- Devotional: works well with visiting “Vicar”. A simple Bible verse is read, and then children recite the Lord’s Prayer together. For the more adventurous you can sing a hymn such as All Things Bright and Beautiful, or Onward Christian Soldiers.
- Deportment: teach children about sitting straight, standing up straight. Check state of children’s hands and nails, and inspect their shoes.
- Arithmetic: recite some tables.
- Reading: read or get children to read a passage from a primer or Victorian book.
- History: recite the dates of kings and queens.
- Geography: identify countries on a map, or name capital cities.
The selection you make from the above list will vary with the age of the children and the amount of time you have with them. You will also need to decide on the appropriateness for the age group.
One of the most important aspects to impress upon the children is the difference between modern school life, and that of the Victorian child. Children were expected to be seen and not heard. No child would speak to a teacher without first putting their hand up and then waiting to be asked. The teacher would be addressed as miss or sir (not Mrs as married women were not allowed to teach). There was a great deal of emphasis placed on standing in a straight line, standing still, hands out of pockets, that kind of thing. Before going into a classroom the children would line up outside, with boys in the front and girls behind. (Boys were considered more important in Victorian times and therefore may have merited special treatment.) On entering the classroom, the children would stand quietly behind their desk awaiting their teacher to tell them to sit. Boys and girls would sit separately, or more often be taught in separate classrooms. As it not usually possible to run separate boys’ and girls’ classes, then the closest effect is to have one block of boys and one block of girls. Caps and hats should be removed in class and there would probably have been hooks on wall for the children to hang them. You may have to compromise by leaving them on a spare desk.
Pupils should be reminded that if someone important comes into the class they should stand up and remain standing until told. A bit part player, such as the Vicar or Councillor could come in at a pre-arranged time to give the children this experience.
Queen Victoria and the British Empire
Information on this is readily available. At the very least I would want to give her dates (1837-1901) and say that she was the longest serving monarch.
Sand tray writing is surprisingly popular especially with younger children. A tray of fine sand is used, and a letter drawn in the sand with a finger. The image is erased by shaking the tray from side to side.
The slate can be used for basic writing such as writing a name or a simple word or sentence, or it can be used to copy work from the blackboard. The child can also be asked to draw a picture, maybe a flower. Victorians were very fond of nature drawings.
Older children can go further by using dip pens and ink. They can copy sentences off the blackboard or they can use a copybook which has a pre-printed sentence to imitate.
There is usually a rush to have a go at being a dunce! It is worth emphasising that in Victorian times to be a dunce would be a disgrace. Dunces were not always stupid but may have had learning difficulties which were not recognised in those days. The dunce would have to stand in the corner with the face to the wall, or sit on a dunce’s stool for long periods of time. The cane, used for punishment, was given either on the hand or bottom. Teachers were not unwilling to use corporal punishment, and in some schools even prefects could give pupils a caning. Teachers also used a ruler as an effective form of punishment.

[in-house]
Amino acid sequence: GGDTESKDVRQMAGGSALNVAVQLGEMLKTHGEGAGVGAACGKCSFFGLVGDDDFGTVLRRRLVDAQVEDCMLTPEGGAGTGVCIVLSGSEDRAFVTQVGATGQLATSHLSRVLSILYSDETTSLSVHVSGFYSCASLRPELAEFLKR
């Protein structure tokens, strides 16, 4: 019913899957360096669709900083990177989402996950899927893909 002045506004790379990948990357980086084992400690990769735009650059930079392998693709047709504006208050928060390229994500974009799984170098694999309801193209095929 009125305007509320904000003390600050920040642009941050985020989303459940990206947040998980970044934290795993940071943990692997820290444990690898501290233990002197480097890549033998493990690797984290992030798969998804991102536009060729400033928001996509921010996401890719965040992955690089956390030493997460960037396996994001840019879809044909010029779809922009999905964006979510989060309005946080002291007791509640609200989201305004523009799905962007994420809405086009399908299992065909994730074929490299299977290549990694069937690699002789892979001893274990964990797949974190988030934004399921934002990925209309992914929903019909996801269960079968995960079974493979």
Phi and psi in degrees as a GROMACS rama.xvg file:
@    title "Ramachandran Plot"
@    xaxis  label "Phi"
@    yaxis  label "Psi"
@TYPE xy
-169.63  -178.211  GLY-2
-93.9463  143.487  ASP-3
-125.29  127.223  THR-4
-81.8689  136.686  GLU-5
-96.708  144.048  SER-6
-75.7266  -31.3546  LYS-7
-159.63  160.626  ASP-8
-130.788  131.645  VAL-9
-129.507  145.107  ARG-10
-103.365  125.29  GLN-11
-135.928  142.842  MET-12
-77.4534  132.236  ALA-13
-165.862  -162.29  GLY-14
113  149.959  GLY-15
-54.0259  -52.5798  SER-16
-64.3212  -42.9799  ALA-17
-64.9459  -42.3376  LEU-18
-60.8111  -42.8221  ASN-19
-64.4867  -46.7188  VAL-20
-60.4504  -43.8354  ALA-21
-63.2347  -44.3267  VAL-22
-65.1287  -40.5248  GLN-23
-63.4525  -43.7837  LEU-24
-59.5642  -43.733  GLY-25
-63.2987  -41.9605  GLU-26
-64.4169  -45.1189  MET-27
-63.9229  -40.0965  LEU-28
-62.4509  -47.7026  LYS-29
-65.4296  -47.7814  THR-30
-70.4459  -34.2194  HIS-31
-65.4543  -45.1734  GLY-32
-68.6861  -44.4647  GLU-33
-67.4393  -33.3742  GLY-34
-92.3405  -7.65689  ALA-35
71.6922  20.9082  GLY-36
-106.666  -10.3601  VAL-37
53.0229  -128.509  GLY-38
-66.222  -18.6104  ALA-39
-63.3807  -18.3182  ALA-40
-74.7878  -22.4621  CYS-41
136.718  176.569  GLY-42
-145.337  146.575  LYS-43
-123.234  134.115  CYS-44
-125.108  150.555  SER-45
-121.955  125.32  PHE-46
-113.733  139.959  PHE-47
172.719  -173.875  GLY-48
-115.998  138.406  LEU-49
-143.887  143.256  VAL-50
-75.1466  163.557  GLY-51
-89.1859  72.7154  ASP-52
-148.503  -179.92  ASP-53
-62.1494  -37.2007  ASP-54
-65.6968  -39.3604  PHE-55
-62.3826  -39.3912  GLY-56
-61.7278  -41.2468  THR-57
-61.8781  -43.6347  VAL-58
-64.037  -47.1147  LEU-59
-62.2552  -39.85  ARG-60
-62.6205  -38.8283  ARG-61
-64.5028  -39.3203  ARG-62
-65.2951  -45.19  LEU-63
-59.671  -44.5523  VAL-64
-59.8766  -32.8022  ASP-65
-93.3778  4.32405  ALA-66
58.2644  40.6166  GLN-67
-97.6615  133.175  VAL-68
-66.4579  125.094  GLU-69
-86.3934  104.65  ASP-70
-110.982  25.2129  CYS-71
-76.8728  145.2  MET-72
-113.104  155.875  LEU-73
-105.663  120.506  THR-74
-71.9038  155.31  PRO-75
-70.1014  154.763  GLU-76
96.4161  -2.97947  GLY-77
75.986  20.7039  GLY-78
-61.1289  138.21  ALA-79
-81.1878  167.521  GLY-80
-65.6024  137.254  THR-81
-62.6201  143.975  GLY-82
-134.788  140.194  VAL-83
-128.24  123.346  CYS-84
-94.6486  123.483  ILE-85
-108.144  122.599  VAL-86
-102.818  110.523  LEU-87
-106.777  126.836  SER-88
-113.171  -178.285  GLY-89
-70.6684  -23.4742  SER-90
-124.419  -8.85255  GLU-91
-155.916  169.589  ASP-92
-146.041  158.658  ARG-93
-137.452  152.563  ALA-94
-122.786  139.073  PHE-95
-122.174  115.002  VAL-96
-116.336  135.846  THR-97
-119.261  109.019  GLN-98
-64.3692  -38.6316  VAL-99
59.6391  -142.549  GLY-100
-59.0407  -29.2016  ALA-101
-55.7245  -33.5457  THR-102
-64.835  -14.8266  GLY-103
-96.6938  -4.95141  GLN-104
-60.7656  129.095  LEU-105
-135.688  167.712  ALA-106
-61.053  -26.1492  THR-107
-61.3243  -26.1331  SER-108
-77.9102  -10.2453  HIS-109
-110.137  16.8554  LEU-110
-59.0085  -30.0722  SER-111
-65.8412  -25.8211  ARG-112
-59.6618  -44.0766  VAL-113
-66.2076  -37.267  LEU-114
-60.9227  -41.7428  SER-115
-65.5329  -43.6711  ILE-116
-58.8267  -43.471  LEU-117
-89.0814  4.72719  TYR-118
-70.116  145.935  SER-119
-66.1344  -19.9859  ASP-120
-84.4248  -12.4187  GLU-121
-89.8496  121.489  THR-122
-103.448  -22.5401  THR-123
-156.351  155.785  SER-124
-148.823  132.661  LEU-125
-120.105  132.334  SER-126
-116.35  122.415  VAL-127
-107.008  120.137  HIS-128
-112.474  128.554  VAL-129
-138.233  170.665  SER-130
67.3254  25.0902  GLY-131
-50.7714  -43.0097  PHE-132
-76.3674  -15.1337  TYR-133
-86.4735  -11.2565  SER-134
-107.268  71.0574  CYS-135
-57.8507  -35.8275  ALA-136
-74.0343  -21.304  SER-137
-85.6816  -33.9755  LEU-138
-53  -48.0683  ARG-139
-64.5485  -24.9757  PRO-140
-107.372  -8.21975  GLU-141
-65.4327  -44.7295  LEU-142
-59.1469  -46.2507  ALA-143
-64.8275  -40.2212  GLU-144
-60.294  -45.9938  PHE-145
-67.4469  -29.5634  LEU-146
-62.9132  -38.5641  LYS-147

Although it may seem politically incorrect to include religious instruction in what has become a multi-cultural society, it has to be borne in mind that the Victorian School would have had a solid Christian base with many schools being attached to or owned by the church. Most schools would include prayers, Bible stories and the singing of hymns as part of the curriculum. Some schools would have included learning the catechism. In addition many of the other activities such as reading and writing would include moral teaching with children filling their copybooks with proverbs and wise sayings and reading stories that were strongly moralistic.
Much of Victorian learning was done by rote, so a child would learn tables by reciting them every day until they are completely memorised. It does work, I learned tables that way and I can still do multiplication and mental arithmetic faster than many modern children. A similar learning method was applied to geography, where countries and capitals would be remembered, and history, which would be monarchs and dates, and dates of famous battles. As children progressed through the school they would have learnt more detail, but certainly it would have been a poor education by modern standards. Girls would do practical work such as needlework, while boys might learn carpentry or country skills.
Additional things you might want to do:
- Playground activities such as hoops, stilts, tops, marbles, hopscotch and skipping. Also drill, which is just simple exercises.
- Decoupage is an easy craft activity and would certainly have been done in Victorian times. Ideas for this will be given in a future article
- You might like to try to make a sampler with the class. It could be a group activity with various pupils taking turns to do part of it. Every Victorian schoolgirl would have made a sampler, and some of them were very skilled and intricate.
- Peg dolls are also another craft activity and most Victorian schoolgirls would have had a peg doll. Start with a dolly peg and dress it up with scraps of material. We will shortly be selling dolly peg kits.
- Toy boatmaking is a simple activity that might appeal more to boys. A boat would be carved from a piece of wood with a sharp penknife, with masts and rigging added. Balsa wood can be used as alternative, as this can be moulded with safer tools.
- What about a Victorian lunch? Cheese and bread, sliced meats, simple cakes and real lemonade make a great meal.